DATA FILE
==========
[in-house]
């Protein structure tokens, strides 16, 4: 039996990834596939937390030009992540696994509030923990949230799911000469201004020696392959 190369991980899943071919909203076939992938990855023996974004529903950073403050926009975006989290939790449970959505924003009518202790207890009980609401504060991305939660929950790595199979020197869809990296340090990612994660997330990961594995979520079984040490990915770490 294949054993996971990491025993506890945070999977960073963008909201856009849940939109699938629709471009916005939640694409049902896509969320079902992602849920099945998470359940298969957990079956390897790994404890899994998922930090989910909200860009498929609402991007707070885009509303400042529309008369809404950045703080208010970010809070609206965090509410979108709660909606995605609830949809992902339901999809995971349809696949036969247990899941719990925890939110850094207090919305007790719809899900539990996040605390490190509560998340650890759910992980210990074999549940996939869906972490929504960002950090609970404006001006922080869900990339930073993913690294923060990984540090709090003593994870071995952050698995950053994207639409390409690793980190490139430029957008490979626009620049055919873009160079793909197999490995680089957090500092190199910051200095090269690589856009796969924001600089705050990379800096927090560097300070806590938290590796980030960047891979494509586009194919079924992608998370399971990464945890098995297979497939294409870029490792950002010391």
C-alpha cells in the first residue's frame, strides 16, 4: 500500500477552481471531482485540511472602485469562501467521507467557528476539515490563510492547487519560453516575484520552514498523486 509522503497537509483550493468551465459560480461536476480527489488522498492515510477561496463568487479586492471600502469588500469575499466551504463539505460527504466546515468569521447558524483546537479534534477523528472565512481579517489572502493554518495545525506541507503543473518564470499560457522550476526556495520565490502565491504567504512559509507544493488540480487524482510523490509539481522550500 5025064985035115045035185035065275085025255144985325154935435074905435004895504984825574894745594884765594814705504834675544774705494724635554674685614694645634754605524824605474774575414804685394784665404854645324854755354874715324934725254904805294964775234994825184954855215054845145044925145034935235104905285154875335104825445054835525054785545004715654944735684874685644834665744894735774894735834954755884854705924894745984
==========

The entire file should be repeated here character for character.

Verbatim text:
[in-house]
């Protein structure tokens, strides 16, 4: 039996990834596939937390030009992540696994509030923990949230799911000469201004020696392959 190369991980899943071919909203076939992938990855023996974004529903950073403050926009975006989290939790449970959505924003009518202790207890009980609401504060991305939660929950790595199979020197869809990296340090990612994660997330990961594995979520079984040490990915770490 294949054993996971990491025993506890945070999977960073963008909201856009849940939109699938629709471009916005939640694409049902896509969320079902992602849920099945998470359940298969957990079956390897790994404890899994998922930090989910909200860009498929609402991007707070885009509303400042529309008369809404950045703080208010970010809070609206965090509410979108709660909606995605609830949809992902339901999809995971349809696949036969247990899941719990925890939110850094207090919305007790719809899900539990996040605390490190509560998340650890759910992980210990074999549940996939869906972490929504960002950090609970404006001006922080869900990339930073993913690294923060990984540090709090003593994870071995952050698995950053994207639409390409690793980190490139430029957008490979626009620049055919873009160079793909197999490995680089957090500092190199910051200095090269690589856009796969924001600089705050990379800096927090560097300070806590938290590796980030960047891979494509586009194919079924992608998370399971990464945890098995297979497939294409870029490792950002010391």
C-alpha cells in the first residue's frame, strides 16, 4: 500500500477552481471531482485540511472602485469562501467521507467557528476539515490563510492547487519560453516575484520552514498523486 509522503497537509483550493468551465459560480461536476480527489488522498492515510477561496463568487479586492471600502469588500469575499466551504463539505460527504466546515468569521447558524483546537479534534477523528472565512481579517489572502493554518495545525506541507503543473518564470499560457522550476526556495520565490502565491504567504512559509507544493488540480487524482510523490509539481522550500 5025064985035115045035185035065275085025255144985325154935435074905435004895504984825574894745594884765594814705504834675544774705494724635554674685614694645634754605524824605474774575414804685394784665404854645324854755354874715324934725254904805294964775234994825184954855215054845145044925145034935235104905285154875335104825445054835525054785545004715654944735684874685644834665744894735774894735834954755884854705924894745984